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"Mapplethorpe" isn't all black and white

Photo credit:
Samuel Goldwyn Films

Matt Smith (Dr. Who) brings to light the young adult times, and death of controversial photographer Robert Mapplethorpe in the film "Mapplethorpe."

Smith embodies the artist who in the early 70s stunned many in the art community and beyond with his black and white pictures of male BDSM pornography. Those photos are now appreciated in the art world but it took several years of struggling and harsh criticisms, to get them recognized as such. This film gives us an unflinching look at that journey. 

Mapplethorpe was his own worst critic on many levels especially in the beginning when he wasn't sure about his sexuality.

In the film, we meet Mapplethorpe just as he drops out of the Pratt Institute in New York where he was studying Graphic Arts. Lost and unsure about the business of living, he stays in New York and continues to sketch eventually leading to a meet-cute with future punk icon Patti Smith, someone who would become a confidant, lover and lifelong friend. 

Although Mapplethorpe's drawings we undeniably provocative, their acid-induced imagery often left them divided among critics. It wasn't until the artist could focus his compositions through the lens of a camera that he made a bigger impact. 

Still in the closet and riddled with blinding Catholic ideologies, Mapplethorpe is arrested in his sexual development. The movie portrays him as bisexual at first; he continues his physical relationship with Smith,  but that might only be because, in the beginning, he thinks sleeping with another man will send him straight to hell.

With the help of Smith's wages and the sale of Mapplethorpe's hand-made necklaces, he seems to be on the right path with his sketches, but a chance meeting with artist Sandy Daley would change his life forever. Daley offers him some advice after he stubbornly refuses her suggestion to become a photographer, saying the medium takes too much time to develop and besides he wants to be a modern day Michelangelo. 

"You think if Michelangelo had a camera he wouldn't have used it?" asks Daley handing him a Polaroid. 

This single gift will change his life forever because he immediately adopts the medium and appears gifted in his mastery of it.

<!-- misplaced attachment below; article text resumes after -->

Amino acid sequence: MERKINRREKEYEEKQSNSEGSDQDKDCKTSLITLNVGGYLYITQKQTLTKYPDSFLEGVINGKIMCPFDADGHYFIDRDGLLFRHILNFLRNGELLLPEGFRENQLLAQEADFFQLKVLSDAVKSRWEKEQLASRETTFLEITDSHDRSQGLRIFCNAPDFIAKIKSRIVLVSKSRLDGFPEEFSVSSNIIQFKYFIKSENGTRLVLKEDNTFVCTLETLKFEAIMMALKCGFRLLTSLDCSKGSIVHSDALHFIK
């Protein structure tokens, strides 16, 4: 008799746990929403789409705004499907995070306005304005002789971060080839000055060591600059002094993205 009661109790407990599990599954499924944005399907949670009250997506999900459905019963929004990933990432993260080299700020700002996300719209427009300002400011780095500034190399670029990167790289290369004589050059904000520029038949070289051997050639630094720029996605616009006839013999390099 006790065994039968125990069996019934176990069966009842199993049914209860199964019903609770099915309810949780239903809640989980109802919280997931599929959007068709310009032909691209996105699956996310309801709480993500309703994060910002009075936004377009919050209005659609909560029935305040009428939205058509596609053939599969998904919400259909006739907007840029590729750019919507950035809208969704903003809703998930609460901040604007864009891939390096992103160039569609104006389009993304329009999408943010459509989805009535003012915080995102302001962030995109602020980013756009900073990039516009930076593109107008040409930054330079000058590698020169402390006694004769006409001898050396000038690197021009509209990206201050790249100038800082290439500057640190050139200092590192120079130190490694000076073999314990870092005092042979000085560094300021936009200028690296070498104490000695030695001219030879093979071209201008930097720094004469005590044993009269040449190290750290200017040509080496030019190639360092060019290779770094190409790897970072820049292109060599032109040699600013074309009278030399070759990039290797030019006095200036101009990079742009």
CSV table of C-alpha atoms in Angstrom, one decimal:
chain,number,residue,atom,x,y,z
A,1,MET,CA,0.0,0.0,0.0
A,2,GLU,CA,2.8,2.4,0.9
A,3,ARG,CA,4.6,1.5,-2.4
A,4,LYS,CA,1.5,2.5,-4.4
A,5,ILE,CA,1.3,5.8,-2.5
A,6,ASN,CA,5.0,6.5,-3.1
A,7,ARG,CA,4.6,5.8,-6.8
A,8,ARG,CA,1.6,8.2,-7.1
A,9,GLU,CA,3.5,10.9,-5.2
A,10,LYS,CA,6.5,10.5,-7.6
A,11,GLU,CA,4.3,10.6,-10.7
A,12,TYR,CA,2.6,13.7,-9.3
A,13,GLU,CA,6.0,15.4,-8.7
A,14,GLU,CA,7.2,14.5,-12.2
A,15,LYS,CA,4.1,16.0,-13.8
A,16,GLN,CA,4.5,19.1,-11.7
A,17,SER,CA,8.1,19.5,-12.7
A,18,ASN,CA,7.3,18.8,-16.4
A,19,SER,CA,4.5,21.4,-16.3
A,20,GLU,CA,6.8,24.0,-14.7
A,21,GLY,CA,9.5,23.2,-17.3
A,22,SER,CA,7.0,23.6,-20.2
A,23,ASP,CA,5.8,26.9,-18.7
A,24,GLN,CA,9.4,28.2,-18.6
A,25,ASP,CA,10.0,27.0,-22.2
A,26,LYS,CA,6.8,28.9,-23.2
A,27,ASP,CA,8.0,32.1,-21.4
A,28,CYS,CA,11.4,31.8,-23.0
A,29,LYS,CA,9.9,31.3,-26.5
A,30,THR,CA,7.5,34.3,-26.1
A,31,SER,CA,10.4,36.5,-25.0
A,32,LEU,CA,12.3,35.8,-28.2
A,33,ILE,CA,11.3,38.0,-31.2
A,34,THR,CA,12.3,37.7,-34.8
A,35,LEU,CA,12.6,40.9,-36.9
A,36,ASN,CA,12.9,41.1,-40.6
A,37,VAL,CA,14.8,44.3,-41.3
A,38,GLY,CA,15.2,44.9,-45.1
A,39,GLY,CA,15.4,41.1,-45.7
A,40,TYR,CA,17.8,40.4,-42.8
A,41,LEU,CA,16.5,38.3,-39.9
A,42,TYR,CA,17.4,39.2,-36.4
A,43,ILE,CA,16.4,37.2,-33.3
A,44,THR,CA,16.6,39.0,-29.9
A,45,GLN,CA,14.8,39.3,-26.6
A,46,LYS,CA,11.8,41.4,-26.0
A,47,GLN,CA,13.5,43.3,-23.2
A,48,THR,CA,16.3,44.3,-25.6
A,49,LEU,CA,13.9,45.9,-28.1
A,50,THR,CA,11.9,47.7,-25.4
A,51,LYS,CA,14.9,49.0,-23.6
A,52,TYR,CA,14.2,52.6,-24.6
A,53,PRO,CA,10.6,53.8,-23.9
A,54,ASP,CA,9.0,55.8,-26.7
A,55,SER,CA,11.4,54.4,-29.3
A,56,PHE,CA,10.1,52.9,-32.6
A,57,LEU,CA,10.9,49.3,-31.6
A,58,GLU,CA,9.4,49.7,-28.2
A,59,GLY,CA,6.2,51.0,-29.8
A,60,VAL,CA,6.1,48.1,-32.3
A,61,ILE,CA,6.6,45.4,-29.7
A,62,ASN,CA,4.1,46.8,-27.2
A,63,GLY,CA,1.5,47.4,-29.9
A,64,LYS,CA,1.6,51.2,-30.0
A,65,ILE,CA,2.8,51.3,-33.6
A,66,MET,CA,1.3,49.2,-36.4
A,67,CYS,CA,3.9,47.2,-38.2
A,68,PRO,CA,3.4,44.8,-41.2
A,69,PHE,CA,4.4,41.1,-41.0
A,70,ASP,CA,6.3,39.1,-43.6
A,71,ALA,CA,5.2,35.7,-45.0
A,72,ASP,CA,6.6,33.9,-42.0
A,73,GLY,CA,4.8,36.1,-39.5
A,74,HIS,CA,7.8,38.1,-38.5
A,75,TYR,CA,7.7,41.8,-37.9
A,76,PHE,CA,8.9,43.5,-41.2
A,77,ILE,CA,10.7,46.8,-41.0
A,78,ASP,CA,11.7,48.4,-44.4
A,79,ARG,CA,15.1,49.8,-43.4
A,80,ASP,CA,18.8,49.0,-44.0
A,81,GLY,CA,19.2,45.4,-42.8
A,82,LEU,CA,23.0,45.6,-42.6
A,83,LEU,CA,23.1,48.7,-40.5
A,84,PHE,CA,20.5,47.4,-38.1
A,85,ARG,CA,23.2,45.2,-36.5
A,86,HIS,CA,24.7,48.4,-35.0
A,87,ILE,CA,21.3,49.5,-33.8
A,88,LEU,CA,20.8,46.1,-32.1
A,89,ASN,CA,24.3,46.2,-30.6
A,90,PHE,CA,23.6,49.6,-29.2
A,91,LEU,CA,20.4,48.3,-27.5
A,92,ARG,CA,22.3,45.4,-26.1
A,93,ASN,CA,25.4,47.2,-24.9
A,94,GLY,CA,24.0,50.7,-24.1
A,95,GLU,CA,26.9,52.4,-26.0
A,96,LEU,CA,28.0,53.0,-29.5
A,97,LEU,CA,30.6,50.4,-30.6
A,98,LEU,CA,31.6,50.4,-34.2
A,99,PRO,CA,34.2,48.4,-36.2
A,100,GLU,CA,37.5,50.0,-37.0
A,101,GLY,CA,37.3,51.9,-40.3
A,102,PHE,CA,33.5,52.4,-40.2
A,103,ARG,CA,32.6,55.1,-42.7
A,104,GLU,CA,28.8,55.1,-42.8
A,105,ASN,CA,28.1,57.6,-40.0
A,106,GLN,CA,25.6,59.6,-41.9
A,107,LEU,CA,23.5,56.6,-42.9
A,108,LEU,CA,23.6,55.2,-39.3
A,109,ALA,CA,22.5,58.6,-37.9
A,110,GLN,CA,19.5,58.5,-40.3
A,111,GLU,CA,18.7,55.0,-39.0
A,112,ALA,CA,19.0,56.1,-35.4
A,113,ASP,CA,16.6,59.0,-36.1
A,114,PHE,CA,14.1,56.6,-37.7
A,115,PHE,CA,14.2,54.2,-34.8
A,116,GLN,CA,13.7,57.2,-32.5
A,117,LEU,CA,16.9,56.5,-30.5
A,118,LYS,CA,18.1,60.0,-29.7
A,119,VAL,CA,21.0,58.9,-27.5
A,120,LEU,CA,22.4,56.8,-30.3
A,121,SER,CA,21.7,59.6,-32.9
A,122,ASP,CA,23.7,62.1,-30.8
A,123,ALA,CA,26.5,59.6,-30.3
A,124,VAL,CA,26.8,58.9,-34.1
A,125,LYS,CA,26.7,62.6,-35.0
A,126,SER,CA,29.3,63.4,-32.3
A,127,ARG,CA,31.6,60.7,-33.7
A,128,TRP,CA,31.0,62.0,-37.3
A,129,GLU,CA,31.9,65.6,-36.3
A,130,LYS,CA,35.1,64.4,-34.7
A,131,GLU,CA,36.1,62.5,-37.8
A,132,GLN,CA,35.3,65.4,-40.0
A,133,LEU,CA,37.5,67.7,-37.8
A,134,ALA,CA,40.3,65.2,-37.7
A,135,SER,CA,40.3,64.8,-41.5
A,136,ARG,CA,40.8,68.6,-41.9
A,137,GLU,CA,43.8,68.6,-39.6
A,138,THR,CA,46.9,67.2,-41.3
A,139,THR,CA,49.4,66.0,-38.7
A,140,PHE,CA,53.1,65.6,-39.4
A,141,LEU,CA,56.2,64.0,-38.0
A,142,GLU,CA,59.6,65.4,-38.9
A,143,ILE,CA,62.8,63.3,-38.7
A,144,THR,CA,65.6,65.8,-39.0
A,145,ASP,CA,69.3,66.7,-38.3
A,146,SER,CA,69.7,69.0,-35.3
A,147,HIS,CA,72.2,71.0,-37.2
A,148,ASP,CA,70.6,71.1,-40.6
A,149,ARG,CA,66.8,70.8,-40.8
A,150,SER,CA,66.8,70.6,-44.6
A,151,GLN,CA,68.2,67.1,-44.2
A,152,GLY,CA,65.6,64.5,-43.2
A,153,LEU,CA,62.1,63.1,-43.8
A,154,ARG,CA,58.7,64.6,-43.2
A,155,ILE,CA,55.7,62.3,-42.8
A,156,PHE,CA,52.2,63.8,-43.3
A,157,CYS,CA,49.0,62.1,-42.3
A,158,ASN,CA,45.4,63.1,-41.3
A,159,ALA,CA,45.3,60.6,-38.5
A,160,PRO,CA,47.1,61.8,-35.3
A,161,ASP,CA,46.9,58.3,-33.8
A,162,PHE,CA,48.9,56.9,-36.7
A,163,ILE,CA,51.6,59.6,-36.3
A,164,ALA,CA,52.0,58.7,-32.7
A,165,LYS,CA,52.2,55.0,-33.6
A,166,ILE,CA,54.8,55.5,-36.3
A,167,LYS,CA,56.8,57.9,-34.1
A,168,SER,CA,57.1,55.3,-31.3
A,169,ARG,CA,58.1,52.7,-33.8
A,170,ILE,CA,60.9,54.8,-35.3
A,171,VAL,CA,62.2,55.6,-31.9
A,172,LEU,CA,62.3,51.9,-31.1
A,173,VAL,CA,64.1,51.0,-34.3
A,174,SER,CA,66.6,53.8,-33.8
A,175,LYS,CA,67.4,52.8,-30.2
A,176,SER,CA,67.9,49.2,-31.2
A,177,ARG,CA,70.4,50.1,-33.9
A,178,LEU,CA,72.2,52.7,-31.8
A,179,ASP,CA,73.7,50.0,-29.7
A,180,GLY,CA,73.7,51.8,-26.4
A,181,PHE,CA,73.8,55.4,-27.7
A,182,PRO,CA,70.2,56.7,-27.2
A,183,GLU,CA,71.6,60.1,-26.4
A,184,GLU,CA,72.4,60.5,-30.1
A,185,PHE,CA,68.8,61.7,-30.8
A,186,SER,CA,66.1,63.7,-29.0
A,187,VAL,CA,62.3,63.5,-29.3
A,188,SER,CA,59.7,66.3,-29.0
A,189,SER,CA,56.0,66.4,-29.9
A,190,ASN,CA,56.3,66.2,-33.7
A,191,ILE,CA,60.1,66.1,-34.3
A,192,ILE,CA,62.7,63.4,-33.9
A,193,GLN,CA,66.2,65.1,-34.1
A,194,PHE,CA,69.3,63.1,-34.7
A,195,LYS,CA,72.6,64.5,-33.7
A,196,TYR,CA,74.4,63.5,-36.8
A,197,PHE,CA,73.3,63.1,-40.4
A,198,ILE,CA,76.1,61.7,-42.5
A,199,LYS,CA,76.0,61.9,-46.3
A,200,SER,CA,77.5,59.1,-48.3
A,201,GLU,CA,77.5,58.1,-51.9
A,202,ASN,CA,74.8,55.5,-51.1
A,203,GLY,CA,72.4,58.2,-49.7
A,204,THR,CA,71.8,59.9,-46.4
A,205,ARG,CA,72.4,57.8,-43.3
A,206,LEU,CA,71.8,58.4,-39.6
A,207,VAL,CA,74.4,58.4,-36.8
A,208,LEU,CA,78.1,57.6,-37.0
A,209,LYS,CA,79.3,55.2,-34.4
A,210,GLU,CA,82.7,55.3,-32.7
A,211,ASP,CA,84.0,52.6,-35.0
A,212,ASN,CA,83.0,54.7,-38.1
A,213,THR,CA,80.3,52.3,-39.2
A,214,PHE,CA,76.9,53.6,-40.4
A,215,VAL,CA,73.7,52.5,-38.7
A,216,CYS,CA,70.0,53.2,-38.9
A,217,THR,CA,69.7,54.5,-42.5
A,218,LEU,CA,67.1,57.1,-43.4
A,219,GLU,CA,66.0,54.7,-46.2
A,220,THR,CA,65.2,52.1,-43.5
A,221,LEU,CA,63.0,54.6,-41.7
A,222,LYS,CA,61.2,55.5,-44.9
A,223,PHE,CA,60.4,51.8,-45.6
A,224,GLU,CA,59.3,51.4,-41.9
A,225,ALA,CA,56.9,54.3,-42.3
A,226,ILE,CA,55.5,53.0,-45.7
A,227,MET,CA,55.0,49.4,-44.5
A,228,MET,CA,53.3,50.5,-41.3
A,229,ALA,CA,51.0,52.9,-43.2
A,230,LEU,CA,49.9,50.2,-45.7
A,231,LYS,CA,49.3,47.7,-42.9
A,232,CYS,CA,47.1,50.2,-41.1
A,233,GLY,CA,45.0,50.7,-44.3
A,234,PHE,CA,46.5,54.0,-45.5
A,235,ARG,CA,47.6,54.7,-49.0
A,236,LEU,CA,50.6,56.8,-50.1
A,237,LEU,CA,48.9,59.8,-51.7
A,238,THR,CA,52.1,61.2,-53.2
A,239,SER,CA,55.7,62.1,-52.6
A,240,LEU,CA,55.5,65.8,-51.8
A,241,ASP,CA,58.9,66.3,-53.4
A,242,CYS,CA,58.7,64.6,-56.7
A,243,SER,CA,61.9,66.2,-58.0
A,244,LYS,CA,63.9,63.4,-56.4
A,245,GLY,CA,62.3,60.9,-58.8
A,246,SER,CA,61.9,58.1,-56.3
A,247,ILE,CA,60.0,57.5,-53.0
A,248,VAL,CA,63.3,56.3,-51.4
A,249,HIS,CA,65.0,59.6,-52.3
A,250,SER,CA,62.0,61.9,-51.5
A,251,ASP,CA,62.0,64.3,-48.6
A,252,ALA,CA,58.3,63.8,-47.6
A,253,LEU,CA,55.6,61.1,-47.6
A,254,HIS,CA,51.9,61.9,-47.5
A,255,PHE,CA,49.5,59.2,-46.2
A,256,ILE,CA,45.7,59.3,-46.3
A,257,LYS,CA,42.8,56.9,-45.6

Enter David Croland, a New York model involved in the underground scene who becomes one of Mapplethorpe's many muses and lovers, essentially providing Mapplethorpe with a breakthrough moment of sexuality which leads to light bondage. The film implies that this is Mapplethorpe's first same-sex encounter although it's also hinted that he has done it before but hasn't told Patti. You see, He believes being with her doesn't make him gay.

Smith does leave and that's when the film gets to what we have all been waiting for; Mapplethorpe's inspiration and obsession with the male (and female) body, especially the private parts, and the pictures that made him a legend. His longtime companion curator Sam Wagstaff would ensure Mapplethorpe's place in art history. 

The movie is everything "Bohemian Rhapsody" isn't; an unflinching look at a flesh and drug-filled decade crammed full of unbound creativity. This was the era of Andy Warhol and Studio 54 when pop art was only beginning to take root. But while Warhol was painting soup cans Mapplethorpe was snapping frames of manhood in different stages of rigidity often sleeping with the models afterward. And just for good measure he also sexualized lilies, although no one was the wiser. 

Smith plays Mapplethorpe like a bashful but self-absorbed sex symbol. Not particularly stunning, Mapplethorpe's attractiveness comes from his drive and talent. He's to photography what Freddie Mercury was to music. Smith is as confident as his subject and director Ondi Timoner shows no mercy to either of them. 

"Mapplethorpe" uses his real photos throughout the film as transitionary devices or samples of timeline. For those who may have only seen a few of his pieces, these tiny cinematic bookmarks help you understand his true genius. 

The film is not rated and there's a lot of good reasons why. Scenes of male frontal nudity, rear nudity, sexual situations and close-ups of male genitalia are uncensored and uncut.

One of the main issues I had with Mapplethorpe has nothing to do with its provocative parts. The LGBT icon dies of complications due to AIDS and like so many films before it, the director decides to play down the physical ugliness of the disease for a more flattering death scene close-up. For a film that's so unfiltered, to flinch at the end just seems disingenuous.

"Mapplethorpe" is a biopic that doesn't take its subject for granted and thanks to great performances all around, the film is another important example of an LGBT icon who challenged his critics by forcing them to appreciate his undeniably groundbreaking work. Full of the scintillating images we know him for, "Mapplethorpe" might be tame in a post-Tumblr world, but viewers will realize why his genius was too graphic for its time.

Thank goodness this film was made. 

"Mapplethorpe" is playing at the Ken Cinema through March 27.